The fission of singlet excitons into triplet pairs in organic materials holds great technological promise, but the rational application of this phenomenon is hampered by a lack of understanding of its complex photophysics. Here, we use the controlled introduction of vacancies by means of spacer molecules in tetracene and pentacene thin films as a tuning parameter complementing experimental observables to identify the operating principles of different singlet fission pathways. Time-resolved spectroscopic measurements in combination with microscopic modelling enables us to demonstrate distinct scenarios, resulting from different singlet-to-triplet pair energy alignments. For pentacene, where fission is exothermic, coherent mixing between the photoexcited singlet and triplet-pair states is promoted by vibronic resonances, which drives the fission process with little sensitivity to the vacancy concentration. Such vibronic resonances do not occur for endothermic materials such as tetracene, for which we find fission to be fully incoherent; a process that is shown to slow down with increasing vacancy concentration.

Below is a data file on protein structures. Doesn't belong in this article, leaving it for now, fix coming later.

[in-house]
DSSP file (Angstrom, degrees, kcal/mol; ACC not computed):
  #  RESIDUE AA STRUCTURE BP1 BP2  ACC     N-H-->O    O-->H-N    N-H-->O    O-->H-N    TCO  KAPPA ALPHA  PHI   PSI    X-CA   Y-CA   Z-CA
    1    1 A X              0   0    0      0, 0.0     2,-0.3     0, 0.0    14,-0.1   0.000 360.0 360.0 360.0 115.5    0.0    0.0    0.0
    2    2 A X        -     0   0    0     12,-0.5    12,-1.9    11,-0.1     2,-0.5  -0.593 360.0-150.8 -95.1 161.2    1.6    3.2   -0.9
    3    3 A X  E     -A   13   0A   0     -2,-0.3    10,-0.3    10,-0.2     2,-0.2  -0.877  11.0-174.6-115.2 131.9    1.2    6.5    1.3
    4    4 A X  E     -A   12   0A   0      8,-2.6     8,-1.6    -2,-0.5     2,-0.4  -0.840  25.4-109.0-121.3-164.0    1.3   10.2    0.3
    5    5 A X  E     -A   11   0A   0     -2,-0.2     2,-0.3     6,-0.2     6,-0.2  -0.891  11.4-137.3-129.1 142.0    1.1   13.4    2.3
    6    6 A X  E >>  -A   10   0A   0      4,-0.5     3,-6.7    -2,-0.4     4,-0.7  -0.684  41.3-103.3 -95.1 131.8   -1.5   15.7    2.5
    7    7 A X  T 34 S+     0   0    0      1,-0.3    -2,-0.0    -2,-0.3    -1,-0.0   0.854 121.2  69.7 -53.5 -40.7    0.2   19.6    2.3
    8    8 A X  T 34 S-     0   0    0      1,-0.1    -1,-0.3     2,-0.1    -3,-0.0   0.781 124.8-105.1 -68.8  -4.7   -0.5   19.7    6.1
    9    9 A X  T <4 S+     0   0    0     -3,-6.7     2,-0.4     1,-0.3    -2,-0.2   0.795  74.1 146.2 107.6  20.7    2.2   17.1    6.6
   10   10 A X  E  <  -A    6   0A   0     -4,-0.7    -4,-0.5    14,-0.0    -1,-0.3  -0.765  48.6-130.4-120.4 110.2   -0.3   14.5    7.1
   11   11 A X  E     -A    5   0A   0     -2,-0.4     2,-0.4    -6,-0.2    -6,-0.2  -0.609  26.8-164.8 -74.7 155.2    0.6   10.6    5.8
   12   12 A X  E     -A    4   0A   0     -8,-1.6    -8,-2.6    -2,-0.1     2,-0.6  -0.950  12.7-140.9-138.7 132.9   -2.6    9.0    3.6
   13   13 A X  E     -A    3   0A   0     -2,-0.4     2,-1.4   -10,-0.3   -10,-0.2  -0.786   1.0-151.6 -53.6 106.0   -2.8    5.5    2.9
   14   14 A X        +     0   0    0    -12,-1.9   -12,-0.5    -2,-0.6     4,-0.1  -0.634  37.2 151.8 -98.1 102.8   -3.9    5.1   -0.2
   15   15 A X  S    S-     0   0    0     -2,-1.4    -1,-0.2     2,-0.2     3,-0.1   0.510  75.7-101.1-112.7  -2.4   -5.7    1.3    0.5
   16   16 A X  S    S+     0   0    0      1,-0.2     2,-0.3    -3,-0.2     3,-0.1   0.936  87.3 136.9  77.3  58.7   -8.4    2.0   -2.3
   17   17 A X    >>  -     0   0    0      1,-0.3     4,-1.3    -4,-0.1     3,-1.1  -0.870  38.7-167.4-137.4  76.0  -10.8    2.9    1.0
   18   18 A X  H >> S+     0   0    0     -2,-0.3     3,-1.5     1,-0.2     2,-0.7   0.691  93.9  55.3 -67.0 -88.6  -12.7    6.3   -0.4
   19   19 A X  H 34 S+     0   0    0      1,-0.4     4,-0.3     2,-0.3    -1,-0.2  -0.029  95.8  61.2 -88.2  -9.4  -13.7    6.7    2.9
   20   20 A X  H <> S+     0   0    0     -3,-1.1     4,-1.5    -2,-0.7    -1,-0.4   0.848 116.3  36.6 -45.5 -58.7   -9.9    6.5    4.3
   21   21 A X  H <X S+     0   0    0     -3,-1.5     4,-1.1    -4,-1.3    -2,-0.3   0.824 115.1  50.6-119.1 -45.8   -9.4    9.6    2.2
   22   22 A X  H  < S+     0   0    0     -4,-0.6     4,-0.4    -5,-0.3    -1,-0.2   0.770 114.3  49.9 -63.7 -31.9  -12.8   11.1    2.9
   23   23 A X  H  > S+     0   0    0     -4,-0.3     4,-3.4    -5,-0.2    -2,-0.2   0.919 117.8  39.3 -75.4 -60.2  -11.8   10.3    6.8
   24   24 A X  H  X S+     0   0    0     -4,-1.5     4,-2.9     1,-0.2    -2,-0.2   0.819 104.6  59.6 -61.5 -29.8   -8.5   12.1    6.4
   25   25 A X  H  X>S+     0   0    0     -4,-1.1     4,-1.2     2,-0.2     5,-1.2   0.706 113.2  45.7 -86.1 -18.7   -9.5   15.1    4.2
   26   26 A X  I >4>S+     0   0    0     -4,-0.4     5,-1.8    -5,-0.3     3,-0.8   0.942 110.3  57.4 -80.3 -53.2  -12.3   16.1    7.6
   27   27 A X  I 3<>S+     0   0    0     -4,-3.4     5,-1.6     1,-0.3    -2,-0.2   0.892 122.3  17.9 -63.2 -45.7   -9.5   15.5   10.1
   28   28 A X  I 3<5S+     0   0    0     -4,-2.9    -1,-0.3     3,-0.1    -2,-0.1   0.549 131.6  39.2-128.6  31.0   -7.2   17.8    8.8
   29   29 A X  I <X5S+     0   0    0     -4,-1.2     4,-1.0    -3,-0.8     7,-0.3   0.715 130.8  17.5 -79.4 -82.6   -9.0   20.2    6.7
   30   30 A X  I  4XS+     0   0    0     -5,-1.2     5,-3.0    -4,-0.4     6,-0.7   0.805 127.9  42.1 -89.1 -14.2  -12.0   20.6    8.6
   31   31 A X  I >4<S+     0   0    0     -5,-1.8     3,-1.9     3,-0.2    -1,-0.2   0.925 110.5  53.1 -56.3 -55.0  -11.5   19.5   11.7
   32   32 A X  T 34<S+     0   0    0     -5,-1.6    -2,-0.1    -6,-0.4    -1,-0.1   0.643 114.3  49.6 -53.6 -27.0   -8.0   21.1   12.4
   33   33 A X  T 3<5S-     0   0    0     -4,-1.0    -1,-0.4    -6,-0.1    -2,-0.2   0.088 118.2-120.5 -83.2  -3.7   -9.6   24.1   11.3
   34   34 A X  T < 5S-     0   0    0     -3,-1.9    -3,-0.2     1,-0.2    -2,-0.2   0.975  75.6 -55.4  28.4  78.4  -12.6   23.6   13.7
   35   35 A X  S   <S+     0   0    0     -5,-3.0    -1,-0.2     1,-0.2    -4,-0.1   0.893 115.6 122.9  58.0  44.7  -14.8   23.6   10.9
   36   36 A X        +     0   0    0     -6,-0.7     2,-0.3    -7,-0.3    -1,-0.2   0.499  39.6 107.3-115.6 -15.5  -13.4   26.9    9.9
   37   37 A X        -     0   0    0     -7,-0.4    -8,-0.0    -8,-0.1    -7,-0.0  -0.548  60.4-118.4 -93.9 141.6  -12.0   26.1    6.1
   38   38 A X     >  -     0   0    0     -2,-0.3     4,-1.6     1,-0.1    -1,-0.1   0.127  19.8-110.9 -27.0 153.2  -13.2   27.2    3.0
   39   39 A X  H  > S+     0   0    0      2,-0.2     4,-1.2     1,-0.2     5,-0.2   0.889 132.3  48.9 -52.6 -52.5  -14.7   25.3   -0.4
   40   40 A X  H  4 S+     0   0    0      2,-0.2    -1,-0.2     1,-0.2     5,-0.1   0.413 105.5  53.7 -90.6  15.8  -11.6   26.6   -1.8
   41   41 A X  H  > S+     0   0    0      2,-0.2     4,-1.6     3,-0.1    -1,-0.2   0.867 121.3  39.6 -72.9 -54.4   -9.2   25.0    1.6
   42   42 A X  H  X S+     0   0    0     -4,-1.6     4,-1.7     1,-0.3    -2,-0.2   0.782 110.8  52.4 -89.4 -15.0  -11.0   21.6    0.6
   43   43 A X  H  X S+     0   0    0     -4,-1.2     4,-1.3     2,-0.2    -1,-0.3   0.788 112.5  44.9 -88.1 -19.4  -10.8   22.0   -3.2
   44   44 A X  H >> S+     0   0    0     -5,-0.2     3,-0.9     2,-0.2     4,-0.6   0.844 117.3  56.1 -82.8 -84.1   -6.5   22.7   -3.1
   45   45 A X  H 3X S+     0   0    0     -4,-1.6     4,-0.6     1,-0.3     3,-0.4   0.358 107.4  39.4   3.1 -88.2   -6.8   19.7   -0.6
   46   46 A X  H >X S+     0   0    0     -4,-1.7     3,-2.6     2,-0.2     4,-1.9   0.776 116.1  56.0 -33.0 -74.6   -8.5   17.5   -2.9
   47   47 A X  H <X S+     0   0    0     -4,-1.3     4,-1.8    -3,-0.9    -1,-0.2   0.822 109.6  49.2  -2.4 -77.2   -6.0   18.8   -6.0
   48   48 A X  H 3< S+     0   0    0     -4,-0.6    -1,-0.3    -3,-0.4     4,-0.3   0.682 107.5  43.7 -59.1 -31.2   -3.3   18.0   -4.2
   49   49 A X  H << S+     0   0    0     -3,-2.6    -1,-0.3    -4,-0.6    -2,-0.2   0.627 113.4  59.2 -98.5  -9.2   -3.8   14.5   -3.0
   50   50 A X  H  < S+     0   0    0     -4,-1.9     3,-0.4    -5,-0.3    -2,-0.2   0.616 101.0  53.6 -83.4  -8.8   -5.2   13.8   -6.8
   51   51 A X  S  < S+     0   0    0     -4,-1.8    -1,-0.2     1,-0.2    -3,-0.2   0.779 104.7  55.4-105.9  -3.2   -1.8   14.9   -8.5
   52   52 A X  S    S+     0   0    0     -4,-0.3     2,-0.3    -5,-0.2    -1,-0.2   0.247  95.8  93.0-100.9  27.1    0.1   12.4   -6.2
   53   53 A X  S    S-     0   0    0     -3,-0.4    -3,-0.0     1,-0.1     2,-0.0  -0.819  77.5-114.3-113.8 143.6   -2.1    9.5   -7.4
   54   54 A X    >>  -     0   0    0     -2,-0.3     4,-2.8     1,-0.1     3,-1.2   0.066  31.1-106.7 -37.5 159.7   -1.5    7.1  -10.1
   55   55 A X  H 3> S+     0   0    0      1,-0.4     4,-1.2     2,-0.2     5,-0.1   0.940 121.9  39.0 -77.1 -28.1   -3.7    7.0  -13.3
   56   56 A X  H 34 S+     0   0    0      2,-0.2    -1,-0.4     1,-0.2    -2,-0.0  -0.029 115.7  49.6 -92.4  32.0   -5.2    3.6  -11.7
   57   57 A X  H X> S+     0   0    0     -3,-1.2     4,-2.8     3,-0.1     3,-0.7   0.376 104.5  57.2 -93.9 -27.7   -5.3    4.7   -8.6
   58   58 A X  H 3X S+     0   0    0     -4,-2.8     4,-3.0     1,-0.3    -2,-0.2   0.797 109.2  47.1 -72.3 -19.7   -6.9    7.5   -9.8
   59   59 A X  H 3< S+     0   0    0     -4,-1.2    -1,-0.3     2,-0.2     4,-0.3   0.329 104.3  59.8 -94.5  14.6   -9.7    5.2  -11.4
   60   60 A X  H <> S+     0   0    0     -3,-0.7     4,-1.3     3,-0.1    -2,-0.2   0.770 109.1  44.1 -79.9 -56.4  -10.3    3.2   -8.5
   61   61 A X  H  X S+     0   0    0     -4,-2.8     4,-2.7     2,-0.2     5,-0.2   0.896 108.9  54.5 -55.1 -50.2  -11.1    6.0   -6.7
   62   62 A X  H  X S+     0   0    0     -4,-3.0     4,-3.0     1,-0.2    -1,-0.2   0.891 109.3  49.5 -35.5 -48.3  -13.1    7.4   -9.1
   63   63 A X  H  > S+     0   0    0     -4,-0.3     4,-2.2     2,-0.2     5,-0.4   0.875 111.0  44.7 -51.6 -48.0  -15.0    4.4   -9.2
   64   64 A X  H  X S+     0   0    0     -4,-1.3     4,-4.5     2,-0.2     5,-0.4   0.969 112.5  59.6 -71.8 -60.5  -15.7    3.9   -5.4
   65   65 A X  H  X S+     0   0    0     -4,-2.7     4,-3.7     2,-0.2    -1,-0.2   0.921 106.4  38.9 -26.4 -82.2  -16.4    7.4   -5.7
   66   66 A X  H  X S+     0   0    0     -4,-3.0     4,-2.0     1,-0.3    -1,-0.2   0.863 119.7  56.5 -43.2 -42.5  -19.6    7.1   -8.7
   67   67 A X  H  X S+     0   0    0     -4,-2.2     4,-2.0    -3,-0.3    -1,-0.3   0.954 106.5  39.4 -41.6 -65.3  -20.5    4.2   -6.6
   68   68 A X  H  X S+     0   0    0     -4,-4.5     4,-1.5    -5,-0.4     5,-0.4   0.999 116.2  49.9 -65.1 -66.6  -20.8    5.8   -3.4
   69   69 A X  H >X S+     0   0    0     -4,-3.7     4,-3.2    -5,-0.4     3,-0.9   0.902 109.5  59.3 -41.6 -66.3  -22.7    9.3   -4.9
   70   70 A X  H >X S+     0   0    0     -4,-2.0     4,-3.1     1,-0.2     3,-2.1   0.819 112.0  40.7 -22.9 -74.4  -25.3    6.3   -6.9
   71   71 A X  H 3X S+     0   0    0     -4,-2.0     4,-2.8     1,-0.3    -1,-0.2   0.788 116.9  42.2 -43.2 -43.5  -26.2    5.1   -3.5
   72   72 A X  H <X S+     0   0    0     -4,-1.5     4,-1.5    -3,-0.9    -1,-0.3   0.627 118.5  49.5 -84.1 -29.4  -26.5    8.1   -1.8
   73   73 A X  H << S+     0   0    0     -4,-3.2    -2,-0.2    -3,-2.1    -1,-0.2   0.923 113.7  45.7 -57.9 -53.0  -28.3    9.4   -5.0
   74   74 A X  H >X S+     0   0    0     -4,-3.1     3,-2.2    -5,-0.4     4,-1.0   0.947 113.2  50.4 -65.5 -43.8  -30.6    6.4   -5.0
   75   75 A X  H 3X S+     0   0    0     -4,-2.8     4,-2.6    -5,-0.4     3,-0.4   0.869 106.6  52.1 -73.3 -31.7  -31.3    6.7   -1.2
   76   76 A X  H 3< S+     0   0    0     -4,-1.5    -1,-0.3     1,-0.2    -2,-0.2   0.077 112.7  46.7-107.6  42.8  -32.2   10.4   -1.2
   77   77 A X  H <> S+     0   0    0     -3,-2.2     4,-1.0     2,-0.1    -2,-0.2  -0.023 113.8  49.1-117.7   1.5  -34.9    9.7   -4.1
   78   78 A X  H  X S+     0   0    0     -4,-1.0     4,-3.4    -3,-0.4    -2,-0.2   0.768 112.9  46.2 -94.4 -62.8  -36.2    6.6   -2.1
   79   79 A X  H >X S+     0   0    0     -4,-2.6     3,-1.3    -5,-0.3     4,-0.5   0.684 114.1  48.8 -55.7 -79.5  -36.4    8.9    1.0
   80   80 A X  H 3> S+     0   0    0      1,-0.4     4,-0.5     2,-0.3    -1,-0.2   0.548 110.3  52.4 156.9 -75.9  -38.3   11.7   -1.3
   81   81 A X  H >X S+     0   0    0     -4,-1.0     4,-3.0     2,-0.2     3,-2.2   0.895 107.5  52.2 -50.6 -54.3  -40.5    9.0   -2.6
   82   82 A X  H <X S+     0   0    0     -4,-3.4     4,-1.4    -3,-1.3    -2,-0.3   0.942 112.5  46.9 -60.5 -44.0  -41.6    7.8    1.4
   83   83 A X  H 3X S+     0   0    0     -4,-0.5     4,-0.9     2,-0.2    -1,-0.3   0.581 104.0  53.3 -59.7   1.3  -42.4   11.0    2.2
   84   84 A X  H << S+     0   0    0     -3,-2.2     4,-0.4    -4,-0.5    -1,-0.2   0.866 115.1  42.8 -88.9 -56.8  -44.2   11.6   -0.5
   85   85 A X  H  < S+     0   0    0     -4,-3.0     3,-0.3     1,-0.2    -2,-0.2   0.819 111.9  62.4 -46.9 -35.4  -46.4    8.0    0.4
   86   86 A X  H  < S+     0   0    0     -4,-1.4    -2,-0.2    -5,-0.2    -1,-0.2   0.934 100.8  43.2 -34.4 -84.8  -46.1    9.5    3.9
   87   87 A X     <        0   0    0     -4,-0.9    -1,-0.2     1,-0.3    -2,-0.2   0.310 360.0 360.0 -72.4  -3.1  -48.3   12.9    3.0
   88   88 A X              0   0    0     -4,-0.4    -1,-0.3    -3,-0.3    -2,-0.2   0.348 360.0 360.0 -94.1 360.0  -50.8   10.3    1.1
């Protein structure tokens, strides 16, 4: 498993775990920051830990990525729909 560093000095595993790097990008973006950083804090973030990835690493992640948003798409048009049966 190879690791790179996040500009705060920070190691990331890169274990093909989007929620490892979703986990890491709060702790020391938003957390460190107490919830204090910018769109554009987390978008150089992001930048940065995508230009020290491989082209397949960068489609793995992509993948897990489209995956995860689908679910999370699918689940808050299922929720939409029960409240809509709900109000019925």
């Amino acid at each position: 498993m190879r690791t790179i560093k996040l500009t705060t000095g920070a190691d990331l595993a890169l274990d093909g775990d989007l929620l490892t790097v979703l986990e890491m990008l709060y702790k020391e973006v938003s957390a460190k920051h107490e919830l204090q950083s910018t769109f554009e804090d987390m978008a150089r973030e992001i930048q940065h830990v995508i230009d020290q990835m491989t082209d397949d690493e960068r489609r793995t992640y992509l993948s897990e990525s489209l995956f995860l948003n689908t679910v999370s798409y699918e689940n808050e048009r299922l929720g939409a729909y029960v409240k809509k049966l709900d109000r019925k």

ASJC Scopus subject areas
- Biochemistry, Genetics and Molecular Biology(all)
- Physics and Astronomy(all)